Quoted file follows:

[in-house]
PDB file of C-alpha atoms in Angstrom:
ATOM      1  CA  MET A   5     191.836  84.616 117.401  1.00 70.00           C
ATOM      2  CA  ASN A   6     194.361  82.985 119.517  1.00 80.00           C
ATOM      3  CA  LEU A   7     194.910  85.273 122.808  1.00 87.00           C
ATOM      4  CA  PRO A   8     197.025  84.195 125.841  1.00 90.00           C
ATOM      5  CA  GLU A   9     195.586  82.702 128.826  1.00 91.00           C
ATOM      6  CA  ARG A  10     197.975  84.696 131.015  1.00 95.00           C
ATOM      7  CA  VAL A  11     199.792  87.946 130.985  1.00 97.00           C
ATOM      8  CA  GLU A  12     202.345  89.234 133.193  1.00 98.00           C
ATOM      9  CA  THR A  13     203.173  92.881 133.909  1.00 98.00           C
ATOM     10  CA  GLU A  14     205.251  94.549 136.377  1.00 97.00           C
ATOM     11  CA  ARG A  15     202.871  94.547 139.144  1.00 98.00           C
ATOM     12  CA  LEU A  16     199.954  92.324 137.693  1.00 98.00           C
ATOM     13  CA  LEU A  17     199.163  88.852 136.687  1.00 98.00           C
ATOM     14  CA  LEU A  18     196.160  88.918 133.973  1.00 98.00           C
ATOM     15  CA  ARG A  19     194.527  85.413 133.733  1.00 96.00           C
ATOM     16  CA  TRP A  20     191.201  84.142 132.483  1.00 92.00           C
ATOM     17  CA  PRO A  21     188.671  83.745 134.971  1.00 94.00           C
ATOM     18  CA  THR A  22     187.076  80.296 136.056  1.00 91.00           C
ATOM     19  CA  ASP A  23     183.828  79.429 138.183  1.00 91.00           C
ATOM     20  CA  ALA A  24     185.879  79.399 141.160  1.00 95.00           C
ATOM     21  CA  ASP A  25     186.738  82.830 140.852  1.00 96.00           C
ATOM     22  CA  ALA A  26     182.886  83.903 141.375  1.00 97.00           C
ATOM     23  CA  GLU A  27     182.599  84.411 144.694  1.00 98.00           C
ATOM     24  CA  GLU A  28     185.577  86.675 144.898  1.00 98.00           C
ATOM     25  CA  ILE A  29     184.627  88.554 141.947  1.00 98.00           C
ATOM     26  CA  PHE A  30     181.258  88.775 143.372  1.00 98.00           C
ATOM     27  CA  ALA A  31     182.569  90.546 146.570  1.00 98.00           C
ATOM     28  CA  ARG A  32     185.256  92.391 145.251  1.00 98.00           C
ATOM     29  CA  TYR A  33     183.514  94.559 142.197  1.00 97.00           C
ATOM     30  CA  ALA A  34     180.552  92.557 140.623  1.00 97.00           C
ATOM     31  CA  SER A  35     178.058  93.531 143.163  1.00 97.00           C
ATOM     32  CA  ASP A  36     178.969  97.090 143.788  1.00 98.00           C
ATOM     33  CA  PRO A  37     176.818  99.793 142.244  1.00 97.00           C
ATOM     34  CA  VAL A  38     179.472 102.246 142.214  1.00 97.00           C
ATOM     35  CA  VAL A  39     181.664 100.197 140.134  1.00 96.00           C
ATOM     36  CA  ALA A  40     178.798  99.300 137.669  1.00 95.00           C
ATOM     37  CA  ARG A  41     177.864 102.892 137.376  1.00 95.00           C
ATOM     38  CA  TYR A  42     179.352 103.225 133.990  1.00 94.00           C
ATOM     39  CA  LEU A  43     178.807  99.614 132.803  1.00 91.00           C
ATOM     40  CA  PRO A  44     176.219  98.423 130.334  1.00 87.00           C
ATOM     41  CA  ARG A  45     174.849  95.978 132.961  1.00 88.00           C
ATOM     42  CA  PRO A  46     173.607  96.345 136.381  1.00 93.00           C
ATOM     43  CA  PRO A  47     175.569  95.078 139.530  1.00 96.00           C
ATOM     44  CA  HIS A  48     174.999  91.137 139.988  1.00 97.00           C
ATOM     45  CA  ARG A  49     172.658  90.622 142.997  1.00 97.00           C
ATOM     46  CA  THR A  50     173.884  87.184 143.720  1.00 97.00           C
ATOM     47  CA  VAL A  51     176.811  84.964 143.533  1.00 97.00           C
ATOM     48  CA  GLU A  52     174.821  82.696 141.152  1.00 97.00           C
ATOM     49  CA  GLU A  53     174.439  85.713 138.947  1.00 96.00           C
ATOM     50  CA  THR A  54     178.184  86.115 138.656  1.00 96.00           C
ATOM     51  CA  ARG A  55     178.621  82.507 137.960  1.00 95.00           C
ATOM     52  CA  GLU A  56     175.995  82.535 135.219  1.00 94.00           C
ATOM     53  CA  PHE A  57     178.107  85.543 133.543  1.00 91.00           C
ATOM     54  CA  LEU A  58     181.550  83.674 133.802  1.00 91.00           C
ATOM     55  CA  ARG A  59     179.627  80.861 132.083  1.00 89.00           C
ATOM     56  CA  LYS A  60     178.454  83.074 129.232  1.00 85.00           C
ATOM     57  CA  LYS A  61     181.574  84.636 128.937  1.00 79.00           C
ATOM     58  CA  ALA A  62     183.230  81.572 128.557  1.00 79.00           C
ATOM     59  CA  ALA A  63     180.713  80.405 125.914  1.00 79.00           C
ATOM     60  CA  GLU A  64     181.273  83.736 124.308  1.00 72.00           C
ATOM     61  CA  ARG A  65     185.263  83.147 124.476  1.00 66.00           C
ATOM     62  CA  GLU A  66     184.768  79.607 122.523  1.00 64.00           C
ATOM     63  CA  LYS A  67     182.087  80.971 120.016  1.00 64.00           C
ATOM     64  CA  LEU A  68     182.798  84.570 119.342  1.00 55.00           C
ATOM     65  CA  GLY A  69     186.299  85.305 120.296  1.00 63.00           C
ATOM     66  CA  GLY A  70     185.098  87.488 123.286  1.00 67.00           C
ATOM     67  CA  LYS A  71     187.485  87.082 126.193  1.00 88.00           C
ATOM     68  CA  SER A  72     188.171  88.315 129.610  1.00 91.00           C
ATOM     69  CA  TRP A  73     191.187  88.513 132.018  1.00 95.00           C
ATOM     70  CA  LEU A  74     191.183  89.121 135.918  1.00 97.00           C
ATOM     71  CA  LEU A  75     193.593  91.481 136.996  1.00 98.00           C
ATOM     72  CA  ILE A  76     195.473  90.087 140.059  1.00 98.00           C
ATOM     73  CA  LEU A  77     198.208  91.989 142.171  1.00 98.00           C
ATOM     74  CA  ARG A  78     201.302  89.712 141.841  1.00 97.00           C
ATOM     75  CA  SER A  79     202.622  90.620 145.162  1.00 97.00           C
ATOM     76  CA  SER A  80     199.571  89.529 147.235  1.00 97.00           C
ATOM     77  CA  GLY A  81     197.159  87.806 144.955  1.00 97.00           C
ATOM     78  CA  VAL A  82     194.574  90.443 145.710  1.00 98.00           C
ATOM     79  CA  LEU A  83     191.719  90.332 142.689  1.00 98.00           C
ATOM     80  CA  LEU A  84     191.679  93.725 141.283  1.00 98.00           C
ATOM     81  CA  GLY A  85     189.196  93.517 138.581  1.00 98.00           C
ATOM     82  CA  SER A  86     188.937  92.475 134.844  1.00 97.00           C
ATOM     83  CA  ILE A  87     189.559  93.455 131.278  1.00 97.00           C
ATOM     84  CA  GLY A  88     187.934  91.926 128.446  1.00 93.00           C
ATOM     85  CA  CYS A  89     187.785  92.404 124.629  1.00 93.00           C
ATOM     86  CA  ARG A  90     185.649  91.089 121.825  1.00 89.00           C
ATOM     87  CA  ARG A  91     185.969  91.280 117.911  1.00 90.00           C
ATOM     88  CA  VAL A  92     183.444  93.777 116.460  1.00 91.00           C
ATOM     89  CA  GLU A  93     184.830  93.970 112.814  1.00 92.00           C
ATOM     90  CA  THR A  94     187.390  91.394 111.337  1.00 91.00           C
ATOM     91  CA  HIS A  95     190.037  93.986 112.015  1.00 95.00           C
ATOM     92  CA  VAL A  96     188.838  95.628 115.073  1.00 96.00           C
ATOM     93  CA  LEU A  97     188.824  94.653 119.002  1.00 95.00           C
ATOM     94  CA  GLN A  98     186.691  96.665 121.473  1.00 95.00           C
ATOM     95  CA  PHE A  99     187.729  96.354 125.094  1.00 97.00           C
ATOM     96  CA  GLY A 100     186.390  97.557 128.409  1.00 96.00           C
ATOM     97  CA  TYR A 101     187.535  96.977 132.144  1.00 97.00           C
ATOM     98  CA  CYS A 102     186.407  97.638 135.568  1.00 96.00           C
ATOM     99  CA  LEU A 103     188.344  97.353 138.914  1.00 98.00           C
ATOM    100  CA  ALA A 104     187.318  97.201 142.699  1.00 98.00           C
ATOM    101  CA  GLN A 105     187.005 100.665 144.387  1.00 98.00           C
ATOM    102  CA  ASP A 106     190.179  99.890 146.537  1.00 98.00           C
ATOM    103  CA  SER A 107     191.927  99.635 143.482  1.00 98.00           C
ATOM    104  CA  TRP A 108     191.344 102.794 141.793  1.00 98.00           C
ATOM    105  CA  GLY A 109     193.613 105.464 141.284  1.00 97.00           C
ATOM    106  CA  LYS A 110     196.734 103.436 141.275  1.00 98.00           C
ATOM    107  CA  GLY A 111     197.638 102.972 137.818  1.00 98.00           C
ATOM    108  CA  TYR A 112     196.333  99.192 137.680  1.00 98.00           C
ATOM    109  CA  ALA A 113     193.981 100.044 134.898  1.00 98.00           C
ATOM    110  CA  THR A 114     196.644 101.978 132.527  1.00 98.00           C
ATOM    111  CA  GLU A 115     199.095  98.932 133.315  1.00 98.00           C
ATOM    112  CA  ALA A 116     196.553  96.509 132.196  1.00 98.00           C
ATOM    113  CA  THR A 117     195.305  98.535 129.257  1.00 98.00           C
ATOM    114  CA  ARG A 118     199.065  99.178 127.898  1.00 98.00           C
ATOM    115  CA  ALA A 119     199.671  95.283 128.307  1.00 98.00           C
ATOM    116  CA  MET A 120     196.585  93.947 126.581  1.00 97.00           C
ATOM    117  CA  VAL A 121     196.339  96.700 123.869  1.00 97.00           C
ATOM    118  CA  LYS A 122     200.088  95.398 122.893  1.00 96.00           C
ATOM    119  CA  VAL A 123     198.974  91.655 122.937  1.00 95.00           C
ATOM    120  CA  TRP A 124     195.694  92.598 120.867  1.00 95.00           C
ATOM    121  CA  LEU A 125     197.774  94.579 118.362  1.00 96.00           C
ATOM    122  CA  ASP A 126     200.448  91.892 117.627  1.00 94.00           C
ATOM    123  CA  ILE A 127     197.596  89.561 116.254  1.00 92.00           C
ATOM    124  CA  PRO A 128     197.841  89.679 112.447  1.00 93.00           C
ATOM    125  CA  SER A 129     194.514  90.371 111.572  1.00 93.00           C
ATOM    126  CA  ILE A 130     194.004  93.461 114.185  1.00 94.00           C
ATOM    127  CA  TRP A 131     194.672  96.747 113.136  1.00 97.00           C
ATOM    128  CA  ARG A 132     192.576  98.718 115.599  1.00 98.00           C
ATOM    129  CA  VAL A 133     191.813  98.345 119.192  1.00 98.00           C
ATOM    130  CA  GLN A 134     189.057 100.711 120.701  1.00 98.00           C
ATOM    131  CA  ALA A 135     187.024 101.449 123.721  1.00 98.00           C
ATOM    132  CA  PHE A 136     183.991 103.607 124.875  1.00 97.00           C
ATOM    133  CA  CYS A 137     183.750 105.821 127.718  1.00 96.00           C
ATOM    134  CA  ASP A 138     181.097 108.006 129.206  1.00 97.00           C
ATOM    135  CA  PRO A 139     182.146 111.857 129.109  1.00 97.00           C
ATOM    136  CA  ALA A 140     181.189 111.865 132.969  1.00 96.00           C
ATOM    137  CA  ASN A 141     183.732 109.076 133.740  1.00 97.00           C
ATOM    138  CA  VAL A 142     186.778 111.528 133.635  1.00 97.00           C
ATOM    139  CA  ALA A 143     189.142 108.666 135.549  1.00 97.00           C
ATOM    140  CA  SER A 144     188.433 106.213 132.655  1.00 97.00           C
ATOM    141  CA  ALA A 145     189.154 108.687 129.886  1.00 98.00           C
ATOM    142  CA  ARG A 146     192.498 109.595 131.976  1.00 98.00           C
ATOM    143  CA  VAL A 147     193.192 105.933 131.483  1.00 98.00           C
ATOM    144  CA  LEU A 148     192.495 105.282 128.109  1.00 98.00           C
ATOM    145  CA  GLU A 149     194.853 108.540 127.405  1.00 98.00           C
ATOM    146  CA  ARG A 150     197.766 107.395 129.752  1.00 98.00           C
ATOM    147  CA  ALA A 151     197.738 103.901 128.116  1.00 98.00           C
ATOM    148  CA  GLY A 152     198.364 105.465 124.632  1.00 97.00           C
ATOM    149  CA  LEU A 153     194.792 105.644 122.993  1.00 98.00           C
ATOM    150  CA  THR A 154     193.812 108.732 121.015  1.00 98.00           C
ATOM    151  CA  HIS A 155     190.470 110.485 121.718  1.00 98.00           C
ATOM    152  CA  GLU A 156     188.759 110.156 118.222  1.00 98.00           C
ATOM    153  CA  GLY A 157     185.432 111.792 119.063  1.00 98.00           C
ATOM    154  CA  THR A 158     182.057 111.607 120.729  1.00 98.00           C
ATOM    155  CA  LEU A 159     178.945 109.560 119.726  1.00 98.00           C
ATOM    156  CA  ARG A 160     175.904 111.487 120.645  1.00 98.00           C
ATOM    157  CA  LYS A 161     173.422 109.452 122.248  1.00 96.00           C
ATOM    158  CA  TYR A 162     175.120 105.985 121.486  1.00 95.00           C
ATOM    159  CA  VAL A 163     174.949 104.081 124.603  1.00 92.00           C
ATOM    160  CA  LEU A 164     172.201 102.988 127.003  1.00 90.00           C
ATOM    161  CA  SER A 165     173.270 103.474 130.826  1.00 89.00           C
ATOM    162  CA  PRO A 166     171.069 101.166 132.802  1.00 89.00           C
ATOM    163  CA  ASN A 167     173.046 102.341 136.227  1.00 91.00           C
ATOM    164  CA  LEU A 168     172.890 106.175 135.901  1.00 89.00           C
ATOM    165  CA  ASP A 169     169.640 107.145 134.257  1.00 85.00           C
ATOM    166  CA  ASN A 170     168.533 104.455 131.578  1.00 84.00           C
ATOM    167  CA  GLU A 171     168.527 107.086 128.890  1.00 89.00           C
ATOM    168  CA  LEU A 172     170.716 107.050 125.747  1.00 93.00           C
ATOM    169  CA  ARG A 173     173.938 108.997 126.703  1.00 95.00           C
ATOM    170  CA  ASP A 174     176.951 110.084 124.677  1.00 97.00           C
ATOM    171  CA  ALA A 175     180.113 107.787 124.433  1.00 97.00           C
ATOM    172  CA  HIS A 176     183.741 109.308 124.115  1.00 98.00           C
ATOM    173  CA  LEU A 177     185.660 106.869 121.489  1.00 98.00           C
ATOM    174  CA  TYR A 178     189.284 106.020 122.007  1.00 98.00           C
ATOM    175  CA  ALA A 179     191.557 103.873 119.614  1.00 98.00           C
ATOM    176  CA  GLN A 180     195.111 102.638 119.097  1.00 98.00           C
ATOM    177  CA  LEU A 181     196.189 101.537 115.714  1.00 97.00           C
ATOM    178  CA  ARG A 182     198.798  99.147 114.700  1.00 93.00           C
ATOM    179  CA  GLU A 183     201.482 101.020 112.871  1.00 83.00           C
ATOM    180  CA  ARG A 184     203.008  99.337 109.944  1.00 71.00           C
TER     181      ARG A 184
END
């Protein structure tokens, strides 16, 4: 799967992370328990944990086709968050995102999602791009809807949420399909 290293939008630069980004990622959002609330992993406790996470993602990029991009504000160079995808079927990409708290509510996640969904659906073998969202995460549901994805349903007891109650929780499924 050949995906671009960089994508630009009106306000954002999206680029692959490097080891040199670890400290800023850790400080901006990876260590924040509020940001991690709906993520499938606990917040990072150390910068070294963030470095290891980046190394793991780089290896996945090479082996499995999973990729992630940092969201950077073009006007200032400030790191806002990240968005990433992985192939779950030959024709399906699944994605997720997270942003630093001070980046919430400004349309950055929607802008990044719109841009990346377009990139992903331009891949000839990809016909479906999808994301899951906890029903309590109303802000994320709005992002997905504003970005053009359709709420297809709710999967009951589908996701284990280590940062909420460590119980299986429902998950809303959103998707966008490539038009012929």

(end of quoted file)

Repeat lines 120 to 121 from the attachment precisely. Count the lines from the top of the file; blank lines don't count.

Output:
ATOM    118  CA  LYS A 122     200.088  95.398 122.893  1.00 96.00           C
ATOM    119  CA  VAL A 123     198.974  91.655 122.937  1.00 95.00           C